Benjamin Bloem-Reddy

I am Assistant Professor of Statistics at the University of British Columbia. I work on problems in statistics and machine learning, with an emphasis on probabilistic approaches. Some recent examples:

  • Uses and benefits of symmetry in statistics, computation, and machine learning.
  • Models and inference methods (SMC, MCMC) for evolving processes (e.g., networks, forest fires) whose history is partially or full unobserved.
I have a growing interest in causality and its interplay with knowledge and inference. I also collaborate with researchers in the sciences on statistical problems arising in their research.

I was a PhD student with Peter Orbanz at Columbia and a postdoc with Yee Whye Teh in the CSML group at the University of Oxford. Before moving to statistics and machine learning, I studied physics at Stanford University and Northwestern University.

Contact: benbr at stat dot ubc dot ca
Office: Department of Statistics, Earth Sciences Building, Room 3168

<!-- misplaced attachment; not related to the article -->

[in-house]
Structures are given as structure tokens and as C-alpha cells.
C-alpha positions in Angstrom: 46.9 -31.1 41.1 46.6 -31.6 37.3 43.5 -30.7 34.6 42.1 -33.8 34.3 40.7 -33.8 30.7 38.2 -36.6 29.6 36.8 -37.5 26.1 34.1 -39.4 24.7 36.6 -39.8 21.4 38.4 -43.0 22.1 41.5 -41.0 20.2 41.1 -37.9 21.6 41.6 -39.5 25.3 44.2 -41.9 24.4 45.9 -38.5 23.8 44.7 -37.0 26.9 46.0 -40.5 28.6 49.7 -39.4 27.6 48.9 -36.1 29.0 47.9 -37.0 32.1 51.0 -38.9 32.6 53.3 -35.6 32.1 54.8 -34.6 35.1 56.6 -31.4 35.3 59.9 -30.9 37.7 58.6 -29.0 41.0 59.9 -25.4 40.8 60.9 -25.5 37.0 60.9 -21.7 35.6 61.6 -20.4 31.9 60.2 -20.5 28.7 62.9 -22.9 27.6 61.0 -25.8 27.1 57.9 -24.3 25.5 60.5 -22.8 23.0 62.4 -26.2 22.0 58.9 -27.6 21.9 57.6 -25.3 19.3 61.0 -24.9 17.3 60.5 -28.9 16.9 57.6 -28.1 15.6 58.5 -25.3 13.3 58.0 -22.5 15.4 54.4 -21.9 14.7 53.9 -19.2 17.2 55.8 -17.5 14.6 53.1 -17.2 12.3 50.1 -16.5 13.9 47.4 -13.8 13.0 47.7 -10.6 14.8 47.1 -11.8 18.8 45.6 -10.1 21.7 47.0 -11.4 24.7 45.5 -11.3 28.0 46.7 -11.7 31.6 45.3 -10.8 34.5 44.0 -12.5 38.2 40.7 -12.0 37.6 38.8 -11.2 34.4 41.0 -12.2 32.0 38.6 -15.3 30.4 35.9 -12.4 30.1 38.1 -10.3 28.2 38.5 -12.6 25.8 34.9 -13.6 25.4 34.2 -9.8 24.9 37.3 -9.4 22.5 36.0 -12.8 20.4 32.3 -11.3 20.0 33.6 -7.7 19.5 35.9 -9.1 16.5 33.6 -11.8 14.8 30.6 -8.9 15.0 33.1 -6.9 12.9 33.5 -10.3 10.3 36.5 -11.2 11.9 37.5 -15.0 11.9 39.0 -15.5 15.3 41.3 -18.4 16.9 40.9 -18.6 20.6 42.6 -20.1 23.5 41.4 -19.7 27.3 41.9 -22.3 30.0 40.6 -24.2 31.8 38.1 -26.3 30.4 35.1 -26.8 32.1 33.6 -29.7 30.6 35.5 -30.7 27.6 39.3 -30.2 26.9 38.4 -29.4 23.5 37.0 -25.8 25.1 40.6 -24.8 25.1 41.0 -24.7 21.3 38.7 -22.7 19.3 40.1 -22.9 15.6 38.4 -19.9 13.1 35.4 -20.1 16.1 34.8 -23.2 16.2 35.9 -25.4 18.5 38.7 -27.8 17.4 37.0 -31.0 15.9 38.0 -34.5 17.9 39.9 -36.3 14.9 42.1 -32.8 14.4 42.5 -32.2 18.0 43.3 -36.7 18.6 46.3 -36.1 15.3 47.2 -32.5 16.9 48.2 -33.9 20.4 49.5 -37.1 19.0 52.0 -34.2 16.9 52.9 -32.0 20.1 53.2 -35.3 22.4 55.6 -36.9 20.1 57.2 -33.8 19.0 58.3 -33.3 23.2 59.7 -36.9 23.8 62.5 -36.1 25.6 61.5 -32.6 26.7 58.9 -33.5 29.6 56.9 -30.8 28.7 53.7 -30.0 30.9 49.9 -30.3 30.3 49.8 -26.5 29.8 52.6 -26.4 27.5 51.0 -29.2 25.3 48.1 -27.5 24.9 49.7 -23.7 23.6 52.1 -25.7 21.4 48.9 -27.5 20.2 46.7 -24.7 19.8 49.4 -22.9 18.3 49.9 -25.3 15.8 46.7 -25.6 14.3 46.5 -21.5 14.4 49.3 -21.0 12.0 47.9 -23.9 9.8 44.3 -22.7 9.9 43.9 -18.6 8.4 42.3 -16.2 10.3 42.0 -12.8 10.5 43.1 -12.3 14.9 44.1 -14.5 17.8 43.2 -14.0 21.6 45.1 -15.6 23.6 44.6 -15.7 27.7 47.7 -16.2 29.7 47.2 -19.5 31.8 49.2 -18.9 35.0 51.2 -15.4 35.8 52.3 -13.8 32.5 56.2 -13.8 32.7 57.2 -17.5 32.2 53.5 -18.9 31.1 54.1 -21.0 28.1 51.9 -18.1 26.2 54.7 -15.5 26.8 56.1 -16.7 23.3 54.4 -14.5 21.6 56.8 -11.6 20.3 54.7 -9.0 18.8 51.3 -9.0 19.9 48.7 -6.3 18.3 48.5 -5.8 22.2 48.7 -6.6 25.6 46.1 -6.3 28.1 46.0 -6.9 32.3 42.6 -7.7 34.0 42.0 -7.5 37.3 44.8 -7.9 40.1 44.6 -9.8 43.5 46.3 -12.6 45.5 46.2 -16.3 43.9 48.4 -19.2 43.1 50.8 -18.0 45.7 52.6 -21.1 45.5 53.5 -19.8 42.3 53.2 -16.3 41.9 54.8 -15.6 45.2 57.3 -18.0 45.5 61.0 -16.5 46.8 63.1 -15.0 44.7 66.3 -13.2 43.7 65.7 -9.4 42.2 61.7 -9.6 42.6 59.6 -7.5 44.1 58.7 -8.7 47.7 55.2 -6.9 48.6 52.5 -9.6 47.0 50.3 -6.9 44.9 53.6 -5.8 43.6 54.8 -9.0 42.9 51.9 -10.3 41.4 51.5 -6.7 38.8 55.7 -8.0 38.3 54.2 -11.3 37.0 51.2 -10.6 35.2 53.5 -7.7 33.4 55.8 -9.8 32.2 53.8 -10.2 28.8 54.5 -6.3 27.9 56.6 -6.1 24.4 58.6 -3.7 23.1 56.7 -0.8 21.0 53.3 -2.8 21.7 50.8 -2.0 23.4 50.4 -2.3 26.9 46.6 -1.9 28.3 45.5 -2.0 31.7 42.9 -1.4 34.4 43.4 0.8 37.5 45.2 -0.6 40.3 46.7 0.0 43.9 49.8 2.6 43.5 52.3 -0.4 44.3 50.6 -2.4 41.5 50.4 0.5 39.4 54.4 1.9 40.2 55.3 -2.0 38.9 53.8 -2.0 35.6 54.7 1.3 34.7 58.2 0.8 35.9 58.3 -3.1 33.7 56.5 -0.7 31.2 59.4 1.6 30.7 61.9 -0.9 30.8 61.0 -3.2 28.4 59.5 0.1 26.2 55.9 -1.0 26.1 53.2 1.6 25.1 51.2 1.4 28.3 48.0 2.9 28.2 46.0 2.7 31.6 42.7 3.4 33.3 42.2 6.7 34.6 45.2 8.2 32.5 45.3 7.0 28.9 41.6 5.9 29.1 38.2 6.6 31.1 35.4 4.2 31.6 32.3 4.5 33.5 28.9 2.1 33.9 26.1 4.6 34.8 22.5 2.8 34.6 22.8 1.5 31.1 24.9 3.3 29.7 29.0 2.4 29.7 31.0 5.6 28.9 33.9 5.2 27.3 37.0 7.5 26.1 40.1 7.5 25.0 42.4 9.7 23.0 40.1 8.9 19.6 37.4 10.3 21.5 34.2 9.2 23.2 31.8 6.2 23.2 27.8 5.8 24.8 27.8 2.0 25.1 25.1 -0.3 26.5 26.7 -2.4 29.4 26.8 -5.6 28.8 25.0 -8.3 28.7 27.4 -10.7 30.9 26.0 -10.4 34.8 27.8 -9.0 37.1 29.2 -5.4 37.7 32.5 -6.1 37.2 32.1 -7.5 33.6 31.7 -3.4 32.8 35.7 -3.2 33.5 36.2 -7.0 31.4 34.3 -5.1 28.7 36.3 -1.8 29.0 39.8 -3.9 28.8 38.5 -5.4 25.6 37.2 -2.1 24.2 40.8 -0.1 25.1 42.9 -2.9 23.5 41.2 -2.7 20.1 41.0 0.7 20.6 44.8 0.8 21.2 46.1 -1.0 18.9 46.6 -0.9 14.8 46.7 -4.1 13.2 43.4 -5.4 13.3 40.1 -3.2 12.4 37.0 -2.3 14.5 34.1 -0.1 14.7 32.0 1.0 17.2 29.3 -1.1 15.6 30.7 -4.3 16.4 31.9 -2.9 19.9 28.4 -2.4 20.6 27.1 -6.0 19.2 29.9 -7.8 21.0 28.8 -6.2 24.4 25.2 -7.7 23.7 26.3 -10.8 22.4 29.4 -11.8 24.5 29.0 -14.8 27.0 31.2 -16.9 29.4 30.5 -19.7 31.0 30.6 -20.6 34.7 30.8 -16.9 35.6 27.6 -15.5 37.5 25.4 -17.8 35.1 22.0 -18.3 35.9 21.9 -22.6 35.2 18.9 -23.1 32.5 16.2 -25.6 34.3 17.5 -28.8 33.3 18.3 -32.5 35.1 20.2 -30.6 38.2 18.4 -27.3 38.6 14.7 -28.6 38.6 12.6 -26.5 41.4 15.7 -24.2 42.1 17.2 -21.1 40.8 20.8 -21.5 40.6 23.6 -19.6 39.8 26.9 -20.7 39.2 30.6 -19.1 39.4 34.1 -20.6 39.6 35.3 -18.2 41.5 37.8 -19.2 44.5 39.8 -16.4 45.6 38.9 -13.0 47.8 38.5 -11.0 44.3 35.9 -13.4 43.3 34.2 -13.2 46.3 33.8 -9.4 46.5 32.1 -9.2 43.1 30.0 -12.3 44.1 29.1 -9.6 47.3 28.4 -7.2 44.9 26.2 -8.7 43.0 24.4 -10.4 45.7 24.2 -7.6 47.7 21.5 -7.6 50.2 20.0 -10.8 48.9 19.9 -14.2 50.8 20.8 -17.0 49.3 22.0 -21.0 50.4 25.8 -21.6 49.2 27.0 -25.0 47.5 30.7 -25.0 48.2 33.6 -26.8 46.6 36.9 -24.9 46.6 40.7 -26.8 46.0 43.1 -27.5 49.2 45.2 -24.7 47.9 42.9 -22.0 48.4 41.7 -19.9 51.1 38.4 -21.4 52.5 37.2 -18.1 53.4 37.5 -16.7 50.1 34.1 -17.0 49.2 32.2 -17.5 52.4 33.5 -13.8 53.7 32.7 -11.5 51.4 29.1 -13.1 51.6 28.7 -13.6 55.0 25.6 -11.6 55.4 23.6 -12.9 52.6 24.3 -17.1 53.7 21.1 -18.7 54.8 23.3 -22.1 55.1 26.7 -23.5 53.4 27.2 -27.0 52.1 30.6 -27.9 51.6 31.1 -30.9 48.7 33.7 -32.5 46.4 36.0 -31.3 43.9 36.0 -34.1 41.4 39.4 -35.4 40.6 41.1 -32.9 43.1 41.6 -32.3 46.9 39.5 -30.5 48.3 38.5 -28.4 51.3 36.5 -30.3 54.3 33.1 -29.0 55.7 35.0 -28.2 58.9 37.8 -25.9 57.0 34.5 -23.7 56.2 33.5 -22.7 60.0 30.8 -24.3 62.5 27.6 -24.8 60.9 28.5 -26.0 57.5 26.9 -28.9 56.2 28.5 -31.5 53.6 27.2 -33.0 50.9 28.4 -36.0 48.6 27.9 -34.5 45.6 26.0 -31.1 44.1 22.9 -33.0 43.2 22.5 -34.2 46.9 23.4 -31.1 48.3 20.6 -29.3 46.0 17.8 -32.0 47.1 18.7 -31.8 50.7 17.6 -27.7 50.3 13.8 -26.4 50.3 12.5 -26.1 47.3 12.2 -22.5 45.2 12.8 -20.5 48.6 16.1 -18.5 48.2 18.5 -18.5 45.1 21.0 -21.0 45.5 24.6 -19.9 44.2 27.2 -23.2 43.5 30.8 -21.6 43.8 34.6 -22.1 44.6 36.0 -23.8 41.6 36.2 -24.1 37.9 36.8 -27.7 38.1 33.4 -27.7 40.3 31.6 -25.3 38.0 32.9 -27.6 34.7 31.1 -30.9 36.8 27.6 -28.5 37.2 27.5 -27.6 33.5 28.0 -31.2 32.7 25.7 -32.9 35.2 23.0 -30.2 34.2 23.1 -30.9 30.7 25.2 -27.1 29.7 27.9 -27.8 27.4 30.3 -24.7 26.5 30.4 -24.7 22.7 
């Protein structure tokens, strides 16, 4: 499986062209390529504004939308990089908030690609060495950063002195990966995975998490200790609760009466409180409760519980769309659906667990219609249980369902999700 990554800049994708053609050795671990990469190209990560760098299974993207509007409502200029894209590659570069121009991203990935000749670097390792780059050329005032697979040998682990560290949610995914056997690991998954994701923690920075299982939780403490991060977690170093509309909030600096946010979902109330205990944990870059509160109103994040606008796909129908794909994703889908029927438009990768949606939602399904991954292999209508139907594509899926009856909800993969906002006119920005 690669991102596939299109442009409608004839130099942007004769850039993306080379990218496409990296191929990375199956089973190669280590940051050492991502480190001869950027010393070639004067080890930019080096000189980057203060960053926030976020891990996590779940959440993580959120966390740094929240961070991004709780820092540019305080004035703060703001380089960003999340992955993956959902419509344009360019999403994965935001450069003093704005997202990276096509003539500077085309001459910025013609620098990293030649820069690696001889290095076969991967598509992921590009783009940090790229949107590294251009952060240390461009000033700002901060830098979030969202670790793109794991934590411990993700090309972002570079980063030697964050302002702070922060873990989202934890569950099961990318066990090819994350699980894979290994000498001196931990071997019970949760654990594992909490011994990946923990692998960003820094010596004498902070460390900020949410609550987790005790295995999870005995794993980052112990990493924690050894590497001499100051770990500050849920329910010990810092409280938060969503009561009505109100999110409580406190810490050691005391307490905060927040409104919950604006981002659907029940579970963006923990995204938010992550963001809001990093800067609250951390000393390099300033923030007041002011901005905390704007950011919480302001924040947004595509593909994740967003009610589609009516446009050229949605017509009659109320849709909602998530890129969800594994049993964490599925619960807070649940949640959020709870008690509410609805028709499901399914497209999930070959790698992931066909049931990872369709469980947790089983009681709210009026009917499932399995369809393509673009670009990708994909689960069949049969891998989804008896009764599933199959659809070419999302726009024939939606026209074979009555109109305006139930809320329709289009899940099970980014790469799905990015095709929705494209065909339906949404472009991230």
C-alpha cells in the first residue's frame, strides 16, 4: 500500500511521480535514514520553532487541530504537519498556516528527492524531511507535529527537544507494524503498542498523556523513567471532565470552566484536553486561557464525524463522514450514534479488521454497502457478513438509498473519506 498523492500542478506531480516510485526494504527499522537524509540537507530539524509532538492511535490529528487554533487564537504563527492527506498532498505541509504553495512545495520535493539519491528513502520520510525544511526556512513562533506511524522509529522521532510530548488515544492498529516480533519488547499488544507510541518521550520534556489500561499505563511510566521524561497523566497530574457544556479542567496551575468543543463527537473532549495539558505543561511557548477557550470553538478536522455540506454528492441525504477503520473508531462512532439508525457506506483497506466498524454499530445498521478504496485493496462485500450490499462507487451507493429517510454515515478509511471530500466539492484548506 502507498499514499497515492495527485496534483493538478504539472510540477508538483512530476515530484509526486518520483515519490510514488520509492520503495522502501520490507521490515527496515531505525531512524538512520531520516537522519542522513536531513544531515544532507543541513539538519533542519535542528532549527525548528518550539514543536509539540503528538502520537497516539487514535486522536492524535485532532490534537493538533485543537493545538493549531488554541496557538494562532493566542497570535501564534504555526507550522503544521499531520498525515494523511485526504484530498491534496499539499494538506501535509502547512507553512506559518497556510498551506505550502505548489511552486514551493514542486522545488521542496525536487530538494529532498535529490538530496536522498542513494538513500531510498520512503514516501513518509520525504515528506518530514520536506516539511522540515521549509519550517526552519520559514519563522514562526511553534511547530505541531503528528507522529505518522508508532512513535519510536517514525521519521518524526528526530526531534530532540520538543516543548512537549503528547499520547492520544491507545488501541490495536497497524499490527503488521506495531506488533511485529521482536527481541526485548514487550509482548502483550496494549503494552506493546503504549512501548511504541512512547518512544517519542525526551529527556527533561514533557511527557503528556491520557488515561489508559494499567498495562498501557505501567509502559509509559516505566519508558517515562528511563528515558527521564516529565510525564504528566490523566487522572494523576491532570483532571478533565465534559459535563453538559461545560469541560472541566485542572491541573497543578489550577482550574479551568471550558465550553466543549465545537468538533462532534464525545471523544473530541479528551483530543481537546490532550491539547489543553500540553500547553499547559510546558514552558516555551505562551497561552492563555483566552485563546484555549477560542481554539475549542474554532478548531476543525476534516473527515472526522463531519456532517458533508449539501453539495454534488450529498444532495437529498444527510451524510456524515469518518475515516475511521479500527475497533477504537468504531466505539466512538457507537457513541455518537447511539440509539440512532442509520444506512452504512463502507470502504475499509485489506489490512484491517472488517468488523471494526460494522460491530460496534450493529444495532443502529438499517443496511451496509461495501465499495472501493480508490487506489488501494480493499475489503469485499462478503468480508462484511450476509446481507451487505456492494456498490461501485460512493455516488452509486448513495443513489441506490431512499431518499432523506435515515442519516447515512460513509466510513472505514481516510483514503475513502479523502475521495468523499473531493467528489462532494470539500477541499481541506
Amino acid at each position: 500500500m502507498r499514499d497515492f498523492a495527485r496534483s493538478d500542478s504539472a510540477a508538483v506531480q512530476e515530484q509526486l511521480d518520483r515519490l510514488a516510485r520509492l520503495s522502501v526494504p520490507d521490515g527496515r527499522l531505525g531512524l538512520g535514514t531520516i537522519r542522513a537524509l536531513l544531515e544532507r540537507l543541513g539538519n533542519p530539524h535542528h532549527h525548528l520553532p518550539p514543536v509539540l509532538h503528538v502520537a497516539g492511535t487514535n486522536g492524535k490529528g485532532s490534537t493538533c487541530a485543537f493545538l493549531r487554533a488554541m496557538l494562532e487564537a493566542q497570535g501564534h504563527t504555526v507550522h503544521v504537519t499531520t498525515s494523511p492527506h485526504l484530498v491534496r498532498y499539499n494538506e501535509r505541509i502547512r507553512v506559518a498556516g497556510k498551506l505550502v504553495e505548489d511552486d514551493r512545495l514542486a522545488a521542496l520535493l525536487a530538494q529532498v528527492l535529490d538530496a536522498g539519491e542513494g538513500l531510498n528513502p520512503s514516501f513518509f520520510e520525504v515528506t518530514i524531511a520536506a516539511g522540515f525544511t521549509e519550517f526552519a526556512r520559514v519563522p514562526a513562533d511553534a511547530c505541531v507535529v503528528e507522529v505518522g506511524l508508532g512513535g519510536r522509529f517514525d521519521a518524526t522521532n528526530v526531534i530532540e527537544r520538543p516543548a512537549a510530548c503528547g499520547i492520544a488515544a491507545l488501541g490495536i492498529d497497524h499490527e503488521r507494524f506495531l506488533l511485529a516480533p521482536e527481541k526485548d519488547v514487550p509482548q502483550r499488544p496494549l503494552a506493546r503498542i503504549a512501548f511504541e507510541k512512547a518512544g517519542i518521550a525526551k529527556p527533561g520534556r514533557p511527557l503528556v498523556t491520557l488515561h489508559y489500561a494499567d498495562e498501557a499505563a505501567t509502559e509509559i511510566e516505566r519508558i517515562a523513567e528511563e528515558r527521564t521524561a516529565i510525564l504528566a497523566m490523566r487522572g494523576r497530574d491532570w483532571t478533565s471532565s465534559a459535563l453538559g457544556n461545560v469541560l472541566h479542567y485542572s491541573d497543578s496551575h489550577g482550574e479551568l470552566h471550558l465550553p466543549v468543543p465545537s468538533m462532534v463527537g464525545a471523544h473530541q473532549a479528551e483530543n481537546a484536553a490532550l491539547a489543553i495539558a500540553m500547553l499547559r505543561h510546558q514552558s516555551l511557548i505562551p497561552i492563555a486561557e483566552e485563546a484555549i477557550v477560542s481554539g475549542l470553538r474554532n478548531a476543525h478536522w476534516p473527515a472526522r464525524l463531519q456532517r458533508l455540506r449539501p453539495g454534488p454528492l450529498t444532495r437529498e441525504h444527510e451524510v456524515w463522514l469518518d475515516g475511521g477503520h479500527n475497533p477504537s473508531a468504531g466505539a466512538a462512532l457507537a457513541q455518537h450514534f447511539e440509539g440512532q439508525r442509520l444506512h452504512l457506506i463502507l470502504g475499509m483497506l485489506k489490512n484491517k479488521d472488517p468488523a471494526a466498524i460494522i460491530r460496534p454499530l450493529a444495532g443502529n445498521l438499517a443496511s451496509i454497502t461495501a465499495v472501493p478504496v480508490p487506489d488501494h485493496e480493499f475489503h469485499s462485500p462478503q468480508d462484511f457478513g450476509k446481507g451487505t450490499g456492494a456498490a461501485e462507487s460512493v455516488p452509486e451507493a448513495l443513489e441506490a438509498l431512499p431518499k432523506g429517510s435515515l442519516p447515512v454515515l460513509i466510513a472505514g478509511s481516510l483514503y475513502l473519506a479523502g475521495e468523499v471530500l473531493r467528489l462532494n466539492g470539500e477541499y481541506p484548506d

Research group

Current (alphabetical order)

Past (reverse chronological order)


Published and pre-prints

  • Indeterminacy in Latent Variable Models: Characterization and Strong Identifiability
    Q. Xi and B. Bloem-Reddy



  • Fall 2022: STAT 547C, Topics in Probability for Statistics
    [course website]


Spring 2022: STAT 305, STAT 547S: Topics on Symmetry in Statistics and ML

Past courses

  • Fall 2019, 2020, 2021: STAT 547C, Topics in Probability
    [course website: 2019, 2020, 2021]
  • Summer 2020, Spring 2020, Spring 2021: STAT 305, Introduction to Statistical Inference


  • Exchangeable random partitions and random discrete probability measures: a brief tour guided by the Dirichlet Process
    B. Bloem-Reddy
    Notes for a lecture given to Oxford PhD students (these are a work in progress)